Destinations Magazine

Small Talk and Growing Pains

By Sweetapple19 @sweetappleyard
Small Talk and Growing Pains
Here’s the thing about being an academic. You spend quite a lot of your day alone. Or in my case, you spend it with 2-year-old children as a pediatric researcher.
Furthermore, you spend your time around other people who spend their days, largely, alone. And so quite often something happens after a few years in this environment.
You lose your ability to small talk.
Well, it isn’t lost per se, but so under-utilised that a situation requiring these dormant skills becomes quite terrifying. A room full of unknown people drinking white wine and making polite chit chat looks like a bunch of hungry rottweilers.
When I was working with toddlers, there was no such thing as small talk. We jumped right at the big questions.
"What do you want to do when you grow up?" "Ride a pony!" "Fabulous!"
But this little frog has leapt from the safety of her tertiary lily pad into the corporate pool and shit it is an adjustment.
Once again I have to be charming, execute witty comebacks and form an actual conversation rather than directly asking for what I want. I have to enquire about peoples’ days, the weather, their dog Fluffy etc. I have to make time and space for the not-so-important.
I’m appalled to admit that this has been one of the hardest transitions on my new career path. When did I lose the art of simple conversation?!
This new role requires me to bring all my well-used skills to the table, while honing old forgotten ones. It is demanding me to grow and adapt. And that is what all those inspirational quotes don’t tell you…growth is uncomfortable. I have small talk growing pains.
Some may say that small talk is over-rated, preferring to come in hot with some stimulating banter. But here is the thing. When you look back on some of your now close relationships, or important contacts, many of them will have evolved from small talk. It may have been that one person in a room of others who asked you a little about yourself. You then bonded over a shared love of black and white movies and Friday nights in. It's hardly ever the wanker who came at you out of nowhere and started talking about politics and inflation. Sometimes dialling back a notch and really listening to someone can be the loveliest thing you can do for them.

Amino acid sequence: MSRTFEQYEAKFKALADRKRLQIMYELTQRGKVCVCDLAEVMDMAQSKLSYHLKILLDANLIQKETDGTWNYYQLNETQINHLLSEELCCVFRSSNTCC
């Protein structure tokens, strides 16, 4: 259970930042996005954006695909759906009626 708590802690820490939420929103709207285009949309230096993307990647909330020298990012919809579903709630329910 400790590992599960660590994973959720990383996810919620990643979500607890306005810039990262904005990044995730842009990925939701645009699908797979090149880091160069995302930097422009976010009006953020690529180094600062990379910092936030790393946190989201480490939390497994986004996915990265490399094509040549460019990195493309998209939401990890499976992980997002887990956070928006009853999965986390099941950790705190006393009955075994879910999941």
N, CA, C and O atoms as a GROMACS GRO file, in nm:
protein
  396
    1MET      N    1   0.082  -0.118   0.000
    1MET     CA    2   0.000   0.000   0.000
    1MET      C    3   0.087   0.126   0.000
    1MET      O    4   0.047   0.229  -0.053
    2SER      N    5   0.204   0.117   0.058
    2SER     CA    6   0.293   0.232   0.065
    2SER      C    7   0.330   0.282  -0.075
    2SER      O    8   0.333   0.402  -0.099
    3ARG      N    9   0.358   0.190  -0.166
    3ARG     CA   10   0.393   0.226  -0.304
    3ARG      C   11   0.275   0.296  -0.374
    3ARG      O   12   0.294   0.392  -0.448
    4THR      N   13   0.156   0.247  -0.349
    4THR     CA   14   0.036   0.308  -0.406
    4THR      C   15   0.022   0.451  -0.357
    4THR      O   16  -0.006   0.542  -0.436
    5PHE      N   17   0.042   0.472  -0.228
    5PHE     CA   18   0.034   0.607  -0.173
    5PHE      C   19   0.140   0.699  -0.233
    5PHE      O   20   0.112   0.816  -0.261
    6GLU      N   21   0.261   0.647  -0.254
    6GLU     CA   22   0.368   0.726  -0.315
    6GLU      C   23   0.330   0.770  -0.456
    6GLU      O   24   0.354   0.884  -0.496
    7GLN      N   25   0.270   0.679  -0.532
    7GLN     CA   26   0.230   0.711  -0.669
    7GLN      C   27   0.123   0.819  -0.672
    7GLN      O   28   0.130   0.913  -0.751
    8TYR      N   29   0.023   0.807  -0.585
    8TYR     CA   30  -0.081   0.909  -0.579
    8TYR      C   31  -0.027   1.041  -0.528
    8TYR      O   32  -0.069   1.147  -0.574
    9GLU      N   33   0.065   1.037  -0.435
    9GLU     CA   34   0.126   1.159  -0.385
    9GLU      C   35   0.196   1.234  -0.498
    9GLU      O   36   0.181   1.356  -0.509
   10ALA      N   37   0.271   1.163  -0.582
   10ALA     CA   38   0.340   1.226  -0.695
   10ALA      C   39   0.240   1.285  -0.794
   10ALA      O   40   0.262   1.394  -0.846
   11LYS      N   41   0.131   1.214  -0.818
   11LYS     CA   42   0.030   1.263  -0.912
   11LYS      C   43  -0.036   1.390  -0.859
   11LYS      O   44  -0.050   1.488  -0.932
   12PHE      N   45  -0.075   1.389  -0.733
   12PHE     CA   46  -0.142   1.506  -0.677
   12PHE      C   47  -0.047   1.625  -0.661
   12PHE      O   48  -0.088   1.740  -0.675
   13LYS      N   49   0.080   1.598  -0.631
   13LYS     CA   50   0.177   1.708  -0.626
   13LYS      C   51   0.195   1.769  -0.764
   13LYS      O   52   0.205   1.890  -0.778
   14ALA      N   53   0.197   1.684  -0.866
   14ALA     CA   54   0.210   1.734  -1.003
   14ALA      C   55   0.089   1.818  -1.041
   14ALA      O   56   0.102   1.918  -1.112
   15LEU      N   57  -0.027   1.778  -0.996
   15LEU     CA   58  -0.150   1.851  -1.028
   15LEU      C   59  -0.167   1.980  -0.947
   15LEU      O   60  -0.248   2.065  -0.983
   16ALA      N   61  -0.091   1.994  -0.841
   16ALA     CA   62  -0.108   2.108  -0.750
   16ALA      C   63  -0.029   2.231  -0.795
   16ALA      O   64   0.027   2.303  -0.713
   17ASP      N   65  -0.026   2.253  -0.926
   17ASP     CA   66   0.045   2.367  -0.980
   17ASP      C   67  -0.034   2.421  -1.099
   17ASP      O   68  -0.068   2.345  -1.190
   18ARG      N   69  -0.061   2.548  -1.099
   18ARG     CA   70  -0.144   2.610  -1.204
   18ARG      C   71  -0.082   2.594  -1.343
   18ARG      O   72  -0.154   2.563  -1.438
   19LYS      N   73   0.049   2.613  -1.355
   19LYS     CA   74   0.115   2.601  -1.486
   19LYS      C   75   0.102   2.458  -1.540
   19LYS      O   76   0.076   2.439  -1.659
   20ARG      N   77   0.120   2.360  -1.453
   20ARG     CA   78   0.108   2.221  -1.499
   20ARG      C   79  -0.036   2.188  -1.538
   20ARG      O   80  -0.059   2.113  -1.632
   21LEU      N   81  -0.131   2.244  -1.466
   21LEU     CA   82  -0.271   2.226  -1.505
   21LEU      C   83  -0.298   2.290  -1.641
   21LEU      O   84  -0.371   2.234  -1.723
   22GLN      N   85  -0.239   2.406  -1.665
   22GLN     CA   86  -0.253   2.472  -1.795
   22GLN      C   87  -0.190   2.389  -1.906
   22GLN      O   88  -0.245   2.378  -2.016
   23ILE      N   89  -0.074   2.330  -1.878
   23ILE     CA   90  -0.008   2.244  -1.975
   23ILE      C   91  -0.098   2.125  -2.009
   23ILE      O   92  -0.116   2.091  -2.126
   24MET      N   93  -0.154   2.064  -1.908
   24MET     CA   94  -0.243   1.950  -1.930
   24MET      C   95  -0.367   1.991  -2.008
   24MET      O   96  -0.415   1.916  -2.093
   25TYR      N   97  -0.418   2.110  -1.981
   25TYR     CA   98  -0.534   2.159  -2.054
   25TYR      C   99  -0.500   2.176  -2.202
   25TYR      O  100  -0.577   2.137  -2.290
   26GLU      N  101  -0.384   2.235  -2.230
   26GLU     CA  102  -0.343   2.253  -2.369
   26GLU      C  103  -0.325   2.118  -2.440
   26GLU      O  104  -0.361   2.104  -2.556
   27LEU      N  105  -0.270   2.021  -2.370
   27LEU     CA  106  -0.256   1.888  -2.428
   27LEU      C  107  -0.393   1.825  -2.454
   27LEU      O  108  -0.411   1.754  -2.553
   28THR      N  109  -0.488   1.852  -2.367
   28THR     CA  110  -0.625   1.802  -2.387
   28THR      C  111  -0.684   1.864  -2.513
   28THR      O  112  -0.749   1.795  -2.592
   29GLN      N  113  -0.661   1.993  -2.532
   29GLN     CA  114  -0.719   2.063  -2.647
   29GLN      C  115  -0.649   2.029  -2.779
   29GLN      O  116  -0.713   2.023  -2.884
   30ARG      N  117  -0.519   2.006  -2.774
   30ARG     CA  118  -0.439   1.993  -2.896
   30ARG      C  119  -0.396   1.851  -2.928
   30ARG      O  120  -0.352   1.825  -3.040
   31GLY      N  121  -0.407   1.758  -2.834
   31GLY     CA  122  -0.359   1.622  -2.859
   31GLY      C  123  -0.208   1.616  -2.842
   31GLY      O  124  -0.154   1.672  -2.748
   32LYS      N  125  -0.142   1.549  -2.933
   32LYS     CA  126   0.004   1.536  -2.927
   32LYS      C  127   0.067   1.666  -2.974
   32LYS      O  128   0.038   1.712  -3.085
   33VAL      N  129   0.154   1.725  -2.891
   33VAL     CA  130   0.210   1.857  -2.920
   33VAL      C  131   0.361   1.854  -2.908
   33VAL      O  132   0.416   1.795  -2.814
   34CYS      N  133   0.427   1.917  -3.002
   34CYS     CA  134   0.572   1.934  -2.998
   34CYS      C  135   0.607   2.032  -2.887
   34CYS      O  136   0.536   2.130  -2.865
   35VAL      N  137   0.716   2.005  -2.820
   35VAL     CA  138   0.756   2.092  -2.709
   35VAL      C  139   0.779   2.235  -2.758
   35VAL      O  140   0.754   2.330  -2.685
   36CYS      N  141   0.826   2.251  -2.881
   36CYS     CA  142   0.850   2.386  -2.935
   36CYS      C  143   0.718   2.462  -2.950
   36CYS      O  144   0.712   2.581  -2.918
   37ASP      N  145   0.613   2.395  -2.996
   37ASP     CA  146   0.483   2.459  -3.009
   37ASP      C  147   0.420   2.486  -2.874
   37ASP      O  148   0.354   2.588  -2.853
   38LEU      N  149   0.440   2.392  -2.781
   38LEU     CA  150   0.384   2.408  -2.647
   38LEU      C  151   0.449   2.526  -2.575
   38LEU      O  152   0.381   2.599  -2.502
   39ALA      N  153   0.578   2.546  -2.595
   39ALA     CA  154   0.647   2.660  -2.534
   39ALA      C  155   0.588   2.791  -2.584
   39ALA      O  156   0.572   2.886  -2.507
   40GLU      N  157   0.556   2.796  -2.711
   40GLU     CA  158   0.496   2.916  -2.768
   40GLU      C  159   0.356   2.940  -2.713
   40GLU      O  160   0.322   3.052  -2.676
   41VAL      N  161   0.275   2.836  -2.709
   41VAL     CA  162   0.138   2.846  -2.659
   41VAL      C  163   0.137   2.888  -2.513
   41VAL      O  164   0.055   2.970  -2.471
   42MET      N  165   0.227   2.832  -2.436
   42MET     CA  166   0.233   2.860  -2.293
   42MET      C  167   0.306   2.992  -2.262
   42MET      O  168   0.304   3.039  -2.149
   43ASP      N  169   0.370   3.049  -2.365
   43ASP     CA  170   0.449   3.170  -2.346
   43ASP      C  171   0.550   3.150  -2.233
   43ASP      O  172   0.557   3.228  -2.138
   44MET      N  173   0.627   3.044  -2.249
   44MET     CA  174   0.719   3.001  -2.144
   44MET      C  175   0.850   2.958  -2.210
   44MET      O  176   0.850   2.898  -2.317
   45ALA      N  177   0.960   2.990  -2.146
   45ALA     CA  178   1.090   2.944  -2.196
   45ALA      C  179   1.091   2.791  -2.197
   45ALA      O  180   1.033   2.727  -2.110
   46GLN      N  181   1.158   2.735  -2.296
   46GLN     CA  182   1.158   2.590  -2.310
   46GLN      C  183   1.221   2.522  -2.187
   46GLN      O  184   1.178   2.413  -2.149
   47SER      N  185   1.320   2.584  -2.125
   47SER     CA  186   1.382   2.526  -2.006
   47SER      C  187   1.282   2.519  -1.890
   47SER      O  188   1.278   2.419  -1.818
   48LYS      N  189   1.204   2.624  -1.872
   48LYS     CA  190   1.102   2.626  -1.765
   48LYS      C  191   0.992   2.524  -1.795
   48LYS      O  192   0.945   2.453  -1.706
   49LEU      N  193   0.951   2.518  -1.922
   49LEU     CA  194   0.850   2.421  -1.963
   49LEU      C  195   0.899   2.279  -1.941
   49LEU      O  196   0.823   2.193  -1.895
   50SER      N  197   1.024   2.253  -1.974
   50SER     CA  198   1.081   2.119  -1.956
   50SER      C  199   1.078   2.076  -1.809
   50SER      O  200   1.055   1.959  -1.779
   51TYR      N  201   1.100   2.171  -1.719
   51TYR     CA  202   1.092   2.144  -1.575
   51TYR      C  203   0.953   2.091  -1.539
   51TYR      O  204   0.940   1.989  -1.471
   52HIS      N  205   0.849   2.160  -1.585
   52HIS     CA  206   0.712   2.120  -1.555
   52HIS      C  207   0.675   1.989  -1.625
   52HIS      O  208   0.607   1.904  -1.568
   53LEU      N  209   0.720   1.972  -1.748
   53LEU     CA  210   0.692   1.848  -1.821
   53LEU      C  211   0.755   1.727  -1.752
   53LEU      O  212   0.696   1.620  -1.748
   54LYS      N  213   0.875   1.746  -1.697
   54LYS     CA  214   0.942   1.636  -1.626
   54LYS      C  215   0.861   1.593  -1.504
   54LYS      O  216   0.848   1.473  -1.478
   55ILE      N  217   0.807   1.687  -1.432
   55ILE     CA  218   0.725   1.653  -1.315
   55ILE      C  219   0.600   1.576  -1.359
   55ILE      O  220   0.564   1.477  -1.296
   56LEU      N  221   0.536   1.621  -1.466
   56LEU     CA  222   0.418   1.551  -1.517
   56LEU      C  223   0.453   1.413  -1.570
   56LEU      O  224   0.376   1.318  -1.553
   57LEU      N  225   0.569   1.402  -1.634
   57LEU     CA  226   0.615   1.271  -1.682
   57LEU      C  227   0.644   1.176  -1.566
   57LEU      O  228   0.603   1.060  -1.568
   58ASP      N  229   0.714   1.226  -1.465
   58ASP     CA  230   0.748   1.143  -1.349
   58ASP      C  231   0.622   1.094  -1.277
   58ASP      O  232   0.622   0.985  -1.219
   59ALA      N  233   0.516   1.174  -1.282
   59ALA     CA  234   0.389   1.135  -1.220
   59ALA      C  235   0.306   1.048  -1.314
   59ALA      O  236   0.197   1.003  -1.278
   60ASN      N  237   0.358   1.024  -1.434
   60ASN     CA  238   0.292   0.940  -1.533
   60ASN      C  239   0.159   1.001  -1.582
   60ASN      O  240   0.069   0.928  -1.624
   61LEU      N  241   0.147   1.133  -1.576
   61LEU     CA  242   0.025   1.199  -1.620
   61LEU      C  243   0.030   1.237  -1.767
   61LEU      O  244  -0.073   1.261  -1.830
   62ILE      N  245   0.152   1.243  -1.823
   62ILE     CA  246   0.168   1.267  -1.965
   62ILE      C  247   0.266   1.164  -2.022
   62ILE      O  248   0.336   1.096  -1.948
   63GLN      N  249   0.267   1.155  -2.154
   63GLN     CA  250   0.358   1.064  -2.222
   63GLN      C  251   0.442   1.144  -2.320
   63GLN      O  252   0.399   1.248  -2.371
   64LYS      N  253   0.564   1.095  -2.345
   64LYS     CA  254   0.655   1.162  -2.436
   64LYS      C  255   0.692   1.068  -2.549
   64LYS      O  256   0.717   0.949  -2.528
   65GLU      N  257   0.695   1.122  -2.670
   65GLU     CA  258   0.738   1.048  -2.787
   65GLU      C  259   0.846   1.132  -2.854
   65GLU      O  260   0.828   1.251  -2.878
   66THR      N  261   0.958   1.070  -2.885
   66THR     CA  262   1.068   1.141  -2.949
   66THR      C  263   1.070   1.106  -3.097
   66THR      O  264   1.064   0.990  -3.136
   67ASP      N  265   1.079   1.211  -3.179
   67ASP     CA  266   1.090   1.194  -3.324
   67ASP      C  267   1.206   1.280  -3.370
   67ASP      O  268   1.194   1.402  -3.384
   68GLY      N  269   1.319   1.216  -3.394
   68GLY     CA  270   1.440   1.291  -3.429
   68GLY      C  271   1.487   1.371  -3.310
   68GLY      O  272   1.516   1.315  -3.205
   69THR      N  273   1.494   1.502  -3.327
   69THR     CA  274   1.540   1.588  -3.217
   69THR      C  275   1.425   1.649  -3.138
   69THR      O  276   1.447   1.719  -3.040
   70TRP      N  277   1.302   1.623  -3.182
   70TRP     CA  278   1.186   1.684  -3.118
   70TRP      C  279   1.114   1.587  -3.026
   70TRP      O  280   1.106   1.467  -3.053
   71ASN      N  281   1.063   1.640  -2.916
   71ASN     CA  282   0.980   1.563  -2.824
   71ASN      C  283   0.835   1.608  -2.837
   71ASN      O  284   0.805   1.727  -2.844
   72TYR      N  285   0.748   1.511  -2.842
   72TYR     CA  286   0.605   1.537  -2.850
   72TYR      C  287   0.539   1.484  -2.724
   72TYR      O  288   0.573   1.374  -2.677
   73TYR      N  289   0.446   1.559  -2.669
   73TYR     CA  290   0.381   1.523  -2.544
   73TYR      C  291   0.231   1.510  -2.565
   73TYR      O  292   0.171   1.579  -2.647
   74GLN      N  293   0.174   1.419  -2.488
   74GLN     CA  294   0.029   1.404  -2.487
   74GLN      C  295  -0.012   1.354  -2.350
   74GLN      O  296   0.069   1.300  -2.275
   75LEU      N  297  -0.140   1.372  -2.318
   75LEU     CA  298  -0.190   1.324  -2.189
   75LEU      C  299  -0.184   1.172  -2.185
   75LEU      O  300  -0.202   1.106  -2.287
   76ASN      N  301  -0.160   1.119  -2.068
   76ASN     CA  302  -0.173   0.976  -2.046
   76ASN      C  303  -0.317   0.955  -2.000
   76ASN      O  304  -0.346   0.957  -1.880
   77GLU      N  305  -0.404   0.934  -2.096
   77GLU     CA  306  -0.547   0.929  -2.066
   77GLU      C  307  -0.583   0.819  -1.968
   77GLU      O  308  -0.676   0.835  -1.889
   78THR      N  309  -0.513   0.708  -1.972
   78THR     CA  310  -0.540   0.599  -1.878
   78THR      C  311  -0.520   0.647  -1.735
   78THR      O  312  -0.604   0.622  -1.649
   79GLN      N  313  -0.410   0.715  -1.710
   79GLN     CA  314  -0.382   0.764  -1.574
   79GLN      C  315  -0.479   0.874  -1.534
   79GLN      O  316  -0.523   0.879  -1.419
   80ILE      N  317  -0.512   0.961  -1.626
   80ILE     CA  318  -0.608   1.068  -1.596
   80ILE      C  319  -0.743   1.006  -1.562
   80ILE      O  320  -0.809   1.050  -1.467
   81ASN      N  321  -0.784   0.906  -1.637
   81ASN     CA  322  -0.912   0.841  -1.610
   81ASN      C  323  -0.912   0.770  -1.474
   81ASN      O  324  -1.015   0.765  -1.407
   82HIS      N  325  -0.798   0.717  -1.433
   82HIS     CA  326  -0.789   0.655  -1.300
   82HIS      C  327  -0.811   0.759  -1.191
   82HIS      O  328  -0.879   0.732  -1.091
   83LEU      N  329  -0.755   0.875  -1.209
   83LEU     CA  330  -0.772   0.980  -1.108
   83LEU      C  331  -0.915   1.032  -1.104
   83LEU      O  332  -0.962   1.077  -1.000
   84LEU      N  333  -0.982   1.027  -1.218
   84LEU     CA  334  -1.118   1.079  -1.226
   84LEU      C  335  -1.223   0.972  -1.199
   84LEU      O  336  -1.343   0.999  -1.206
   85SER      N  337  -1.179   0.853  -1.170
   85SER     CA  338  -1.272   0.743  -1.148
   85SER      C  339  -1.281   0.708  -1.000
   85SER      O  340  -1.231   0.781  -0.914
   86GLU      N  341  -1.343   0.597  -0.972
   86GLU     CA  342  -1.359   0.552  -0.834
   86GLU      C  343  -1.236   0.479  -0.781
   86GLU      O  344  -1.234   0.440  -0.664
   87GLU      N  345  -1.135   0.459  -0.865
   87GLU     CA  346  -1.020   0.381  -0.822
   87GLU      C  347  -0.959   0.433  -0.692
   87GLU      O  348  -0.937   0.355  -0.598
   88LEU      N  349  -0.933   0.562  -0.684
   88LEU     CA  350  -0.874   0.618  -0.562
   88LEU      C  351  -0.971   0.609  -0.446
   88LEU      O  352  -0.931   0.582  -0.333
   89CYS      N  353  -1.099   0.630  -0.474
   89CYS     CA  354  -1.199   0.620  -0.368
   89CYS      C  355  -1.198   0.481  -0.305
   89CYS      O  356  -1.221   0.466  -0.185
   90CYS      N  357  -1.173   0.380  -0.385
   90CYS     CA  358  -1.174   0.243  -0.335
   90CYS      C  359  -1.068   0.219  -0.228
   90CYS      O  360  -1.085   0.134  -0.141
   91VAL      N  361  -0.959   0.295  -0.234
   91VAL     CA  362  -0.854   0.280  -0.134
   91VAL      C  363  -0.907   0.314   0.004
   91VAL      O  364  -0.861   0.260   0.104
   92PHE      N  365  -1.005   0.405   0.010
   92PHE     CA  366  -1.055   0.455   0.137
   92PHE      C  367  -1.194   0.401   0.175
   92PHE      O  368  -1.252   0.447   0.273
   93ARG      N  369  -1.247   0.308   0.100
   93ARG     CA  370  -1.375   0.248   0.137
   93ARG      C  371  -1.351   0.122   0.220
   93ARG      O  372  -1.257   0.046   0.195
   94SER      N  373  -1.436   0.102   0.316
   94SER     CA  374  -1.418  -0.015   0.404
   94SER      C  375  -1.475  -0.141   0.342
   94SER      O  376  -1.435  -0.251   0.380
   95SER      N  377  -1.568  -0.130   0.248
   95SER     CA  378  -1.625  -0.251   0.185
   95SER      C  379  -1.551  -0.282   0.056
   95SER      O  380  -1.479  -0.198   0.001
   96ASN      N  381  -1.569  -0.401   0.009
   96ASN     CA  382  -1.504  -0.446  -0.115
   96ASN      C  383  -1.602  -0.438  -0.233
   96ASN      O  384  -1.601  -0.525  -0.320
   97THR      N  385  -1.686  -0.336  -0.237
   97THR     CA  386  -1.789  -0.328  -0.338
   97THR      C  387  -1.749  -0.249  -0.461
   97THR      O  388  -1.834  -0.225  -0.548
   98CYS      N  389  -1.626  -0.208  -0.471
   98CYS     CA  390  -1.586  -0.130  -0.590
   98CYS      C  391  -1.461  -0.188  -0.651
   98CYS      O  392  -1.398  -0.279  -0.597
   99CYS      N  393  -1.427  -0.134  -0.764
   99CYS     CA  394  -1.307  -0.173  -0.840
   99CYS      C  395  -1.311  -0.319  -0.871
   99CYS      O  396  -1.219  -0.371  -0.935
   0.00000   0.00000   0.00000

And in the corporate world, it gets results. Many people aren't used to talking to someone who gives a toss about Fluffy. It throws them off guard and makes them want to help you, or at least listen to you.
It is true what they say. You can learn something about yourself from every situation. So what have I learned this week?
Make time for small talk. Put it into practice. You never know where it might lead you. You never know what you might learn.
Nobody is boring, their interesting bits may just be hiding a little deeper, or buried under quiet self-doubt.
People are just people. We all want the same thing. To be taken seriously, liked and hopefully not end up socially rejected and ostracised, eating out of the bin and re-rolling ciggy butts.
Have a good week!
Much love XX

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